Health Plans Often Fail To Provide Free Coverage For Women's Health

Health Plans Often Fail To Provide Free Coverage For Women's Health

8:31pm Apr 30, 2015
After the conversation about contraception, will there be a copay?
After the conversation about contraception, will there be a copay?
Garo/Phanie / Science Source

Many women were thrilled when the Affordable Care Act became law in 2010, because it required insurance companies to cover a broad array of women's health services without any out-of-pocket costs.

Five years later, however, the requirement isn't being enforced, according to two new studies. Health insurance plans around the country are failing to provide many of those legally mandated services including birth control and cancer screenings.

The studies by the National Women's Law Center looked at health plan coverage documents and consumer complaints in 15 states. One of the studies focused on contraception, while the other looked at a range of women's health issues, including maternity care, breast-feeding support and other services.

"We found some very clear violations of the law," said Karen Davenport, the group's director of health policy. Among the companies named as not complying with the law's requirements in at least some states are Aetna, Cigna, Physicians Plus and Anthem Blue Cross Blue Shield.

For example, Physicians Plus, a plan offered in Wisconsin in 2014, limited coverage of prenatal vitamins to women under the age of 42. And several companies in the study refused to provide coverage for birth control for women over age 50, despite the fact that many women are able to get pregnant long after that.

The report on required coverage of birth control found numerous instances where health plans impermissibly try to impose cost-sharing on all except generic products. There are, however, no generic intrauterine devices, and in some cases women have a medical need for brand-name products. Many plans in the study also failed to cover costs associated with birth control, such as follow-up appointments, researchers found.

One woman in Washington, D.C., who complained to the organization's "CoverHer" hotline, said she was told her IUD would be covered, then, after it was inserted, her claim was denied. "The insurance company says I can appeal their decision by writing a letter telling them how the decision 'made me feel,' " she said, according to the report.

The study's authors called for more and better enforcement of the rules regarding women's health coverage. "We don't need legislation," said Sharon Levin, who runs the group's reproductive health policy program. "We have that. We need better enforcement."

The insurance industry disputed the reports' conclusion that the problem is widespread. "This report presents a distorted picture of reality," said Karen Ignagni, president and CEO of America's Health Insurance Plans, the industry's primary trade group. "Health plans provide access to care for millions of women each day and receive high marks in customer satisfaction surveys. To use highly selective anecdotes to draw sweeping conclusions about consumers' coverage does nothing to improve the quality, accessibility, or affordability of health care for individuals and families."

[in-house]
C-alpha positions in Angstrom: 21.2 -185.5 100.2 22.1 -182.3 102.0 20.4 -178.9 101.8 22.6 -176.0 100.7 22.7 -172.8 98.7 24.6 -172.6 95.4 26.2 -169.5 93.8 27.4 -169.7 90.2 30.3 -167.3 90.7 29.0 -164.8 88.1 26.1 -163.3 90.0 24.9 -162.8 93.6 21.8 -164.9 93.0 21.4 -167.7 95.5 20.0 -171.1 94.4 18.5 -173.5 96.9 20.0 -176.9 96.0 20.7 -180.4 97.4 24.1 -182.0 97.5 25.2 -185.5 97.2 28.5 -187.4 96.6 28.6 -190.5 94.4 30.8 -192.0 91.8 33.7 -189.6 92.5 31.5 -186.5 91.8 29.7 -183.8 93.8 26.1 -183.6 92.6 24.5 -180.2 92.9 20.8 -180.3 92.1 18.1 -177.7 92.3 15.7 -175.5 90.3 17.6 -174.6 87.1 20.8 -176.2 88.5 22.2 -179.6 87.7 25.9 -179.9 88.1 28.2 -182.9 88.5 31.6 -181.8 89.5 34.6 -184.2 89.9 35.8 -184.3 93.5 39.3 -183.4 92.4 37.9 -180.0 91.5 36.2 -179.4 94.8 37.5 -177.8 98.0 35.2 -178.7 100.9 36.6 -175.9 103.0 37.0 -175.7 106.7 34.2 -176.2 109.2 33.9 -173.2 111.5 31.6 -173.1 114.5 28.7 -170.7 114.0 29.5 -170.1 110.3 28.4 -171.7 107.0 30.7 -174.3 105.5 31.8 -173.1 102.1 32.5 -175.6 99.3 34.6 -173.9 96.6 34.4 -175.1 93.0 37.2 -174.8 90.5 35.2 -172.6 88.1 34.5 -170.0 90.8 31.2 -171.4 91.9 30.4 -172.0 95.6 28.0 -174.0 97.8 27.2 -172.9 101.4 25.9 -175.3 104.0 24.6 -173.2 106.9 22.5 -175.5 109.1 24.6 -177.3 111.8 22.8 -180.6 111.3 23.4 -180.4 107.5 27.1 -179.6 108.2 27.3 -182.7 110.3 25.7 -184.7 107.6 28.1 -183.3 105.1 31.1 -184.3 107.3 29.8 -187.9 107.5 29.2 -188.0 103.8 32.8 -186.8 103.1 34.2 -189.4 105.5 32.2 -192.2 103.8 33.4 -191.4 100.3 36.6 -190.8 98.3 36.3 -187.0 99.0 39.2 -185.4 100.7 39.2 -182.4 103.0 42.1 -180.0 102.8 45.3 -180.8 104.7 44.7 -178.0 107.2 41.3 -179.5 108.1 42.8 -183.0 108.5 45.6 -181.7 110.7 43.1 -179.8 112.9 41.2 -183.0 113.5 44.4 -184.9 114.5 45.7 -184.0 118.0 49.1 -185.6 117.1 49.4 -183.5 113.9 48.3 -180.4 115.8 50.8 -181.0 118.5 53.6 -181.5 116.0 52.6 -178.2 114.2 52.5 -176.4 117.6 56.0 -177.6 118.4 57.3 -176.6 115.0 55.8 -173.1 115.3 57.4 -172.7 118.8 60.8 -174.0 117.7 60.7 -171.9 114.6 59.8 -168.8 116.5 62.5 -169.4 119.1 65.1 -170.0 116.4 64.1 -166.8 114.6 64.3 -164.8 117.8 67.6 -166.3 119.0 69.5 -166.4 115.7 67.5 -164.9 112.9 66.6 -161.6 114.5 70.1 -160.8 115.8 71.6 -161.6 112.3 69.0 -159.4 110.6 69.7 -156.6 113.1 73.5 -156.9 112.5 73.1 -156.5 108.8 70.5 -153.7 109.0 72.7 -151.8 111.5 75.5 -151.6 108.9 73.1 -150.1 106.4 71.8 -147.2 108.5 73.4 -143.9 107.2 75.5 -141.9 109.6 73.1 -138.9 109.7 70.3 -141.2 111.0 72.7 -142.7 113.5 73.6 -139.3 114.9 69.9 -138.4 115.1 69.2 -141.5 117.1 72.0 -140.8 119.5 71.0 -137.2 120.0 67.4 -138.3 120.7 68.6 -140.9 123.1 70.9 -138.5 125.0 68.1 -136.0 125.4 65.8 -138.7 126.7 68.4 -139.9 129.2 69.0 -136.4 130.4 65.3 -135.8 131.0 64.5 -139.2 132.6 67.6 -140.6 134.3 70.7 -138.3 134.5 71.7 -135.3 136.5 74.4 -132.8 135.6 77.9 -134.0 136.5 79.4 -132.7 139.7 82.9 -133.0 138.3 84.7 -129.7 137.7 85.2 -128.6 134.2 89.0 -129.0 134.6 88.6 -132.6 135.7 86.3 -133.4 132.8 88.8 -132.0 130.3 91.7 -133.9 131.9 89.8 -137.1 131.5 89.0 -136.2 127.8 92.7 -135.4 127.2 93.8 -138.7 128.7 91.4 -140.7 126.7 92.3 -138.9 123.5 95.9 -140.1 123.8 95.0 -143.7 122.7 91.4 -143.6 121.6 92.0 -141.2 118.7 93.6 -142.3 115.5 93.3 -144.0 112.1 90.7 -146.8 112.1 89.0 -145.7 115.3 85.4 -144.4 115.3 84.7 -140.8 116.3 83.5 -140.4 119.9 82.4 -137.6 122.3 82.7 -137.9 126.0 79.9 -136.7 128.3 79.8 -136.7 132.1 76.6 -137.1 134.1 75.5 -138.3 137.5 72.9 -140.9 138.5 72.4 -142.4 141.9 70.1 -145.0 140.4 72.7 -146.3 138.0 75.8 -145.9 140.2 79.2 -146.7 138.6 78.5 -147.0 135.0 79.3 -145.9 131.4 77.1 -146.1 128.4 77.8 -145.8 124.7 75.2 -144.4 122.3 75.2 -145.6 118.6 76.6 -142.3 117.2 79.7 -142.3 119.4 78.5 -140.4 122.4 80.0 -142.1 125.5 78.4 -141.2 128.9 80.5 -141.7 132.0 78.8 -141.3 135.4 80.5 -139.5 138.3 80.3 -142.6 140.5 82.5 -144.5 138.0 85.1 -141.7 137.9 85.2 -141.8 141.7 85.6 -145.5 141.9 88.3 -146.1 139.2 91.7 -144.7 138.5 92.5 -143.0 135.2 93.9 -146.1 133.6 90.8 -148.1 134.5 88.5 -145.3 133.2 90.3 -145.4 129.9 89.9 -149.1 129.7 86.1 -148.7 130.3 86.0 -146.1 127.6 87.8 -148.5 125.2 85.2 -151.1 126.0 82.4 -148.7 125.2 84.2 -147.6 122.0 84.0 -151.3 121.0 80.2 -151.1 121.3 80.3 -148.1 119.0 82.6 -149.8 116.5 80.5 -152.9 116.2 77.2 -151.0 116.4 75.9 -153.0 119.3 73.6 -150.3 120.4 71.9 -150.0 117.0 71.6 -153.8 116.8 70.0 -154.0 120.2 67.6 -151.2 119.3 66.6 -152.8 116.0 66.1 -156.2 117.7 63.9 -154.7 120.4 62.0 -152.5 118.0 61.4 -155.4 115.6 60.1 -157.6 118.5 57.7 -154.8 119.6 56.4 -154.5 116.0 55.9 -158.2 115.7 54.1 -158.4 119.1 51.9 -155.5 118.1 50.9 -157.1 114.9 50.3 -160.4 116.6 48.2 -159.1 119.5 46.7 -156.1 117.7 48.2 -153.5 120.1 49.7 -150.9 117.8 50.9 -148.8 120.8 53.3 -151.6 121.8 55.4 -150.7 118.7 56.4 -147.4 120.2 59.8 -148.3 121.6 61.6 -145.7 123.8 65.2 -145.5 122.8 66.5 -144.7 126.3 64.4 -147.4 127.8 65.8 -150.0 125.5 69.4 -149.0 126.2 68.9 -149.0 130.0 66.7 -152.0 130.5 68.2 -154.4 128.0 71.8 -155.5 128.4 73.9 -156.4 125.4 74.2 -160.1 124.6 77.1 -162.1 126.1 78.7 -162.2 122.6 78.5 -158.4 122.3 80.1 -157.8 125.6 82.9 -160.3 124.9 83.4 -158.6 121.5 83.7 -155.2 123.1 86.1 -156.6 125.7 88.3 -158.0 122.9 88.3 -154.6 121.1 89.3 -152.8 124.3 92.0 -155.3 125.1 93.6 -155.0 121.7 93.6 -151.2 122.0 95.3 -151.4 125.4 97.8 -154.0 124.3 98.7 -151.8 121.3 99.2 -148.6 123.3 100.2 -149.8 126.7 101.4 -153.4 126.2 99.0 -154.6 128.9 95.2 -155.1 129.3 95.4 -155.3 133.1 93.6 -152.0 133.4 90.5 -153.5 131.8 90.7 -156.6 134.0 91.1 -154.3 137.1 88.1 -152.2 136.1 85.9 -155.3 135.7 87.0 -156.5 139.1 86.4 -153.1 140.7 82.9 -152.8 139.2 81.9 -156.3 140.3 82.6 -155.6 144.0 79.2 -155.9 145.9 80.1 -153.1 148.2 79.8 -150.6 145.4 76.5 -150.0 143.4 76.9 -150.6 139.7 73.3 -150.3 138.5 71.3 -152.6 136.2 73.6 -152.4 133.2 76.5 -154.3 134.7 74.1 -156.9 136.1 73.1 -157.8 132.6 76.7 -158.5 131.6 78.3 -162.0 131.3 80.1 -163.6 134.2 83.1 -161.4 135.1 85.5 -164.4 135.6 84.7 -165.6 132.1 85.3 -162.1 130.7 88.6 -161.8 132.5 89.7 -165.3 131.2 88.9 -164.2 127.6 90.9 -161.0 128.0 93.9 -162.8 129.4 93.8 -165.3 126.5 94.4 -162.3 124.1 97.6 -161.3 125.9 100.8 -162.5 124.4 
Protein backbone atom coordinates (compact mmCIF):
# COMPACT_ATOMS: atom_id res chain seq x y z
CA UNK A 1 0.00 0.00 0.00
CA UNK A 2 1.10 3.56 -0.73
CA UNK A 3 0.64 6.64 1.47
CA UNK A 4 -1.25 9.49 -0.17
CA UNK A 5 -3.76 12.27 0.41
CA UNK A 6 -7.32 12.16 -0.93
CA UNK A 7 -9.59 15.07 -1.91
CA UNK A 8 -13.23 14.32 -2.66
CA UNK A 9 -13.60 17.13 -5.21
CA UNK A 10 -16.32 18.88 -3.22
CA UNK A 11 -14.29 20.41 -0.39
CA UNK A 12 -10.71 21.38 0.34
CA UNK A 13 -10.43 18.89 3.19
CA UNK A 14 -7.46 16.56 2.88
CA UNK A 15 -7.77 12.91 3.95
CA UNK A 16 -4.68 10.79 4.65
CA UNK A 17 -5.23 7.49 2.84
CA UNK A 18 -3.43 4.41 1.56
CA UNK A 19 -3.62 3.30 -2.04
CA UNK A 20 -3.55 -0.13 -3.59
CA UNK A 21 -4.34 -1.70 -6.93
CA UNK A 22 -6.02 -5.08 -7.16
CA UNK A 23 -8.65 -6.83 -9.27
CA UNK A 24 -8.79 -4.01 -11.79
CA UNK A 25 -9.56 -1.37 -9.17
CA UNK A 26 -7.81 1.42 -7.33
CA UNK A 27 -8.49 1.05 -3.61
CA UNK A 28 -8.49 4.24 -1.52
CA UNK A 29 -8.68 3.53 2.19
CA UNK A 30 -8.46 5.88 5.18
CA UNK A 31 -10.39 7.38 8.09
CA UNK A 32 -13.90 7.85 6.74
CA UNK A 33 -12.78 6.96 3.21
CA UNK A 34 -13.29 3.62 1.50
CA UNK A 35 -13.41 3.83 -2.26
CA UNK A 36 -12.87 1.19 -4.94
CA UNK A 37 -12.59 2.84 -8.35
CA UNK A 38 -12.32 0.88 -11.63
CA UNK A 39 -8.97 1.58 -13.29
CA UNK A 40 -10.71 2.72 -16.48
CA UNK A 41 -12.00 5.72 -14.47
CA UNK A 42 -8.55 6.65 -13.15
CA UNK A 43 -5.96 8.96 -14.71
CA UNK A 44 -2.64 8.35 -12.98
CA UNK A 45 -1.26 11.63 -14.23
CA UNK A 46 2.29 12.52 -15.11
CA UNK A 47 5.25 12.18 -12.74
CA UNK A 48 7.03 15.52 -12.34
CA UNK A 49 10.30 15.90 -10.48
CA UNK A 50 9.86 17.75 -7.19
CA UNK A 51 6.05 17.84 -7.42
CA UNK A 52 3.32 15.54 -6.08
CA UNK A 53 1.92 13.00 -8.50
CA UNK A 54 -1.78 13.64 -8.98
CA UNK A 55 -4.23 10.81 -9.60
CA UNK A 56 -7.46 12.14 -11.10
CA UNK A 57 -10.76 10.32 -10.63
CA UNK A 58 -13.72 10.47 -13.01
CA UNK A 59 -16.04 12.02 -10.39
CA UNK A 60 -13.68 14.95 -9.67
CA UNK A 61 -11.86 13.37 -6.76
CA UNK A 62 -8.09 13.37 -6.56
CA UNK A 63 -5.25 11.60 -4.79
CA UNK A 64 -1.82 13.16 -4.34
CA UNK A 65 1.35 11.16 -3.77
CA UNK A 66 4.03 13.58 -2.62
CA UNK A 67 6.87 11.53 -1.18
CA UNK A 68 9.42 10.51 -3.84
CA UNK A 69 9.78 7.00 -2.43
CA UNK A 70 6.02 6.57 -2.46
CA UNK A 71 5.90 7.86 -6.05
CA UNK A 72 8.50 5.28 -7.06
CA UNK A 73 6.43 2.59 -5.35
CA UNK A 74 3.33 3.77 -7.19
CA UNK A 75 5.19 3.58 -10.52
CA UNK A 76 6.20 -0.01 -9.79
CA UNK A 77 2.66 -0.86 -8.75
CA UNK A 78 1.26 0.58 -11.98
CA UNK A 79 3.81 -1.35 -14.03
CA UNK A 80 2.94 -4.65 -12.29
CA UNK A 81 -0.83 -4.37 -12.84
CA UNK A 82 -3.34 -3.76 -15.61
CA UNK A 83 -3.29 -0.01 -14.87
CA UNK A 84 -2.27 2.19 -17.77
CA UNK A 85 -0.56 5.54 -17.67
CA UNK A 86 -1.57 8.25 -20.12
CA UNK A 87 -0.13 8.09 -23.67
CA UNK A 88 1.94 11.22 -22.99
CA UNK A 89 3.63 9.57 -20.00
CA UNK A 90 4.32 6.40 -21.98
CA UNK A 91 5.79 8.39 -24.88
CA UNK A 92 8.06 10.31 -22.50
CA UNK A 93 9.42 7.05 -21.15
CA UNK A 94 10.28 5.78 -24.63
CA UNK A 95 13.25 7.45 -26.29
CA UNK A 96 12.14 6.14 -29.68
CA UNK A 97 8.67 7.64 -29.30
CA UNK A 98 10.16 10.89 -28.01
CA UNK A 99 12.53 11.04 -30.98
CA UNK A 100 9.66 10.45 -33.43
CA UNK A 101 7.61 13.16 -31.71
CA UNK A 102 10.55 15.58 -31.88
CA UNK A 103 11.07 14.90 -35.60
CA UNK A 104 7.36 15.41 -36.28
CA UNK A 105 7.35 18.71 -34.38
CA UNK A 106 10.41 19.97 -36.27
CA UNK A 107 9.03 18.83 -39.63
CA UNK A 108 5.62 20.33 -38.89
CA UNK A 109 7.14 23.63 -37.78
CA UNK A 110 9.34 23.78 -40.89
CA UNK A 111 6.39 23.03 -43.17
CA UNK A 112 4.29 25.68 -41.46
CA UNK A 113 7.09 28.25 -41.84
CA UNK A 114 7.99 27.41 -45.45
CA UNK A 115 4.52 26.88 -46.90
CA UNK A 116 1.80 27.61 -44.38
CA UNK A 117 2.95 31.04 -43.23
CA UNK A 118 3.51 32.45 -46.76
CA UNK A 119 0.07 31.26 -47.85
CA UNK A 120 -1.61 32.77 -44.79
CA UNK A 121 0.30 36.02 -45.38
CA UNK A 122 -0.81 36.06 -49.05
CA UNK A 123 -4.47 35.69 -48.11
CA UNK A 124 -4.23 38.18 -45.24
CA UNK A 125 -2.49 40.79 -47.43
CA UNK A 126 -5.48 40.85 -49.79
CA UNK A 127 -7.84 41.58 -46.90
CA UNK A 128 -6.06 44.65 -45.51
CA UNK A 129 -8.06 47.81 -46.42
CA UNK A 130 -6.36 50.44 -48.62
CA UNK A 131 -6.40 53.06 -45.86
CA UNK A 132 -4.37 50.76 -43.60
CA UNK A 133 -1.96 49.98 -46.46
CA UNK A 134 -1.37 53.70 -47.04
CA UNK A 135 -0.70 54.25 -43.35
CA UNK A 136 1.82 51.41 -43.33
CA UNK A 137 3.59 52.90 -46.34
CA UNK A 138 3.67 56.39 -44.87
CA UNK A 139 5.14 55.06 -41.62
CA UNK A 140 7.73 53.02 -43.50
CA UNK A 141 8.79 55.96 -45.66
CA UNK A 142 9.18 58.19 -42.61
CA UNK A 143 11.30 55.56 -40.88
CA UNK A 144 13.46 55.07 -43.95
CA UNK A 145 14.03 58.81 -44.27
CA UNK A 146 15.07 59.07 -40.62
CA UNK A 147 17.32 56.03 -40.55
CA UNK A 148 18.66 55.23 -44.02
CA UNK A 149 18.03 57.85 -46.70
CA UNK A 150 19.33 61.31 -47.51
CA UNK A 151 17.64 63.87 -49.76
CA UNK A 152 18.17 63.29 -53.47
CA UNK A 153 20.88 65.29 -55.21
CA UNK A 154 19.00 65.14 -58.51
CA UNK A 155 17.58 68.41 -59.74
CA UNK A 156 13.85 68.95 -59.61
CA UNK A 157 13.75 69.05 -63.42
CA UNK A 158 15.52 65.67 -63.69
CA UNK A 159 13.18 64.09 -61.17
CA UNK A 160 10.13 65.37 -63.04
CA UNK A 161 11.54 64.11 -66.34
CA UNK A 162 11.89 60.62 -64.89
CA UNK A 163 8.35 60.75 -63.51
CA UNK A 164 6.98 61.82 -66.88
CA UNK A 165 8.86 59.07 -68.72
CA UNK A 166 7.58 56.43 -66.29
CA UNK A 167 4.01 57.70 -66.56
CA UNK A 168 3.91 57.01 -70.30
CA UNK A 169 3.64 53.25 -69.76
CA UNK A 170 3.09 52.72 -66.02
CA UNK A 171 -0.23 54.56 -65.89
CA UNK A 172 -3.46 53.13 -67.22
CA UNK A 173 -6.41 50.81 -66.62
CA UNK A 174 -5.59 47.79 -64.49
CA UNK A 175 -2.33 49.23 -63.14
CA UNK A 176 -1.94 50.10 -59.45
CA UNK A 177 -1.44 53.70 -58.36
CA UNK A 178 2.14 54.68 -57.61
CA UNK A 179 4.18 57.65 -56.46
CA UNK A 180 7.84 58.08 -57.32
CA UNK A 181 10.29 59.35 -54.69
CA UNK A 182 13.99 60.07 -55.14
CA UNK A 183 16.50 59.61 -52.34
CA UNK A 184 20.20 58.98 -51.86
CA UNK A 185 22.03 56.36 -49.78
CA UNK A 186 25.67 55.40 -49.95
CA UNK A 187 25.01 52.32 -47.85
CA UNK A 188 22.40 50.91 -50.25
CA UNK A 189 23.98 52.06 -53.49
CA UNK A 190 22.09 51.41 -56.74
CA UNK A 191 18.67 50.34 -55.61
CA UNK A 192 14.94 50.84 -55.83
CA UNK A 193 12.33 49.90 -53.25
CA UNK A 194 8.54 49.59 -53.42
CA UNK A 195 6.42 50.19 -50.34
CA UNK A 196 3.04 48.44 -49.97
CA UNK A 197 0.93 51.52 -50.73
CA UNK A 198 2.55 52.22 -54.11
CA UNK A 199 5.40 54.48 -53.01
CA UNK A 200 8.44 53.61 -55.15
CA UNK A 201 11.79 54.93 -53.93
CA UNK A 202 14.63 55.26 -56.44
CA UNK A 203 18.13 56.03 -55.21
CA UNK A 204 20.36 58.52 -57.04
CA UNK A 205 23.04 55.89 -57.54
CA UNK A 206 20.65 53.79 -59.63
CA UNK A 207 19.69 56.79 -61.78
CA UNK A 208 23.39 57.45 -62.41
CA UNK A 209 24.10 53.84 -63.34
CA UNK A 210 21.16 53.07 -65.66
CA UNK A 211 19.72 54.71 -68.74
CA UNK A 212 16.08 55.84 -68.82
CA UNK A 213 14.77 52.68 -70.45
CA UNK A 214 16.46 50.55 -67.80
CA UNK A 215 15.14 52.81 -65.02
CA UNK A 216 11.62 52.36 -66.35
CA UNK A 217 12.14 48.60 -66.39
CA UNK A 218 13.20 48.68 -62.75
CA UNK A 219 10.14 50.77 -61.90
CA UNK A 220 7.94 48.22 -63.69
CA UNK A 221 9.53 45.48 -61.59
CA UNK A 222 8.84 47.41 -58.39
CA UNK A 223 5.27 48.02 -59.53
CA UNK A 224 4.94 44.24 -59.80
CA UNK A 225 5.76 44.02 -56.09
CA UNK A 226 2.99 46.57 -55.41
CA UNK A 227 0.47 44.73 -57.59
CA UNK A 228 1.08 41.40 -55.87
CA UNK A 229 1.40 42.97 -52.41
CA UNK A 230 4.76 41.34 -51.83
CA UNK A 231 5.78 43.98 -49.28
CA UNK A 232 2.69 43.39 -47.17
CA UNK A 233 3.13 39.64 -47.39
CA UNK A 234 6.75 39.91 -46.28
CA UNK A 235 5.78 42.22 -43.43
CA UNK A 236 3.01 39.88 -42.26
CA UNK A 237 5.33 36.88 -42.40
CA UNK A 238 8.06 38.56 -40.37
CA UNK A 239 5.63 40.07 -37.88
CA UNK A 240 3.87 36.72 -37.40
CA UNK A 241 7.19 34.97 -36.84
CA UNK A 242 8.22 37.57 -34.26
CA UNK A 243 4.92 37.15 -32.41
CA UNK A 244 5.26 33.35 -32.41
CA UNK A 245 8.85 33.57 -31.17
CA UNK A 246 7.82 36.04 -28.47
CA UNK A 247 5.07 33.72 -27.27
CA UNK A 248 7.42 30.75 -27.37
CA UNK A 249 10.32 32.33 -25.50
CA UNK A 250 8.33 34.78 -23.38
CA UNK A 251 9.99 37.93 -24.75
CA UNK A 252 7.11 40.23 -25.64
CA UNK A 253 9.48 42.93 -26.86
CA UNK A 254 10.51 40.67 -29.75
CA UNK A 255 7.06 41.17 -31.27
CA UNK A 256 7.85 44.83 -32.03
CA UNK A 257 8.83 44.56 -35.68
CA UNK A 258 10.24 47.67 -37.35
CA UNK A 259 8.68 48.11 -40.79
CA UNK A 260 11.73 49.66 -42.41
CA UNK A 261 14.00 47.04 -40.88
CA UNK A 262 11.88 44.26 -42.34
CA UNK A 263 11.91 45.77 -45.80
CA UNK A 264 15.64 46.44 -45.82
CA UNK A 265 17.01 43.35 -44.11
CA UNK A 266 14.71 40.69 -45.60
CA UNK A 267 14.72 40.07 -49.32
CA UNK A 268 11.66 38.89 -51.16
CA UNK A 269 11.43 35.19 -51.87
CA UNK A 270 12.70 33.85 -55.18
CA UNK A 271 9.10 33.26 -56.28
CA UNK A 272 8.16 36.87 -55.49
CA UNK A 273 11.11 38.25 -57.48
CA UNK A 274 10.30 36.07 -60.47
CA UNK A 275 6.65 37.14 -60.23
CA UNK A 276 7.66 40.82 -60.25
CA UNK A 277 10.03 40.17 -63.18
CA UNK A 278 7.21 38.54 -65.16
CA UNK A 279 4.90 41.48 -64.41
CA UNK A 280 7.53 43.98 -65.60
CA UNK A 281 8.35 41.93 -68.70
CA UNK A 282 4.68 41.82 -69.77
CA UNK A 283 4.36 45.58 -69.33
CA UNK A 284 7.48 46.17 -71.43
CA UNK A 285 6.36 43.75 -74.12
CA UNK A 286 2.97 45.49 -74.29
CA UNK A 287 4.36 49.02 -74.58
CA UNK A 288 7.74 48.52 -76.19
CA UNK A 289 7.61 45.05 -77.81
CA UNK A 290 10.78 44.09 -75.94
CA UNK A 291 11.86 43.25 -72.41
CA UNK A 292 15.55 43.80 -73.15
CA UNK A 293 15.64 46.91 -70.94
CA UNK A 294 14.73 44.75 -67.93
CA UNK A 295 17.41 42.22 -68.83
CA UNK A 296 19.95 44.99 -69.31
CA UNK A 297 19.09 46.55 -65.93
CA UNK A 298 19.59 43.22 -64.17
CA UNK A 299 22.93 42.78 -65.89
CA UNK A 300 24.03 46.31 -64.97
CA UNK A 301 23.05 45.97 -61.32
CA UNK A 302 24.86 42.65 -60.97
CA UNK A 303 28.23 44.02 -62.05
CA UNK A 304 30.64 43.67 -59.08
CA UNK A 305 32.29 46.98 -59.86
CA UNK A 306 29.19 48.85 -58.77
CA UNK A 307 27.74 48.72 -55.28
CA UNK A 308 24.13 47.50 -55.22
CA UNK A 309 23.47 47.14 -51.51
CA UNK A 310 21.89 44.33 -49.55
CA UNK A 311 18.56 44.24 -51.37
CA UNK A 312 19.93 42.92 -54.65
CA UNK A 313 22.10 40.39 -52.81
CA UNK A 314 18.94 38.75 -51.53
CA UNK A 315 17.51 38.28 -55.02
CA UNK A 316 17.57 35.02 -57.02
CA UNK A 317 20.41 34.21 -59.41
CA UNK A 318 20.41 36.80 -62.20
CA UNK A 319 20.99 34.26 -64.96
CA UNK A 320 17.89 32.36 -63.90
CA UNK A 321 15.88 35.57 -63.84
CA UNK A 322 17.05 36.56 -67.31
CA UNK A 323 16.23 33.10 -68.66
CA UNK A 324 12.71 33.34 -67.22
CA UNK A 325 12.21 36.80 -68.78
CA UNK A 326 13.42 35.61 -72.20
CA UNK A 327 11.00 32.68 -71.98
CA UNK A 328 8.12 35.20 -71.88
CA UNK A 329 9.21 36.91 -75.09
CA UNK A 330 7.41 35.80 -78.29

Researchers examined publicly available documentation for more than 100 separate policies in 15 states for plan years 2014 and 2015, including plans in states running their own insurance exchanges and those using the federal It found that more than half of the plan documents described coverage at odds with the health law.

The findings in the birth control report are similar to those in a report released earlier this month by the Kaiser Family Foundation. That study looked at 20 insurance carriers in five states and found that almost all the plans limited access to some forms of birth control in some way, either by not covering them at all or by charging a copay.

One source of confusion is the fact that under federal implementation guidelines, insurance plans may use so-called medical management techniques that are aimed at keeping overall costs (and premiums) down.

But Levin said it remains unclear what counts as "acceptable" medical management tools. Some plans, she said, count any contraceptive that uses hormones as a single method. That lumps together pills, patches, and vaginal rings, and then covers just one generic version of the treatment. Yet the law requires plans to make available all FDA-approved methods of birth control without cost-sharing. "We need better clarification" from the federal government, she said.

In at least some cases, consumers and advocates complained to insurers and policies were changed. "Calling and complaining to your insurance company works," said Levin, noting that Aetna has reversed a decision not to cover the vaginal ring.

Copyright 2015 Kaiser Health News. To see more, visit
Support your
public radio station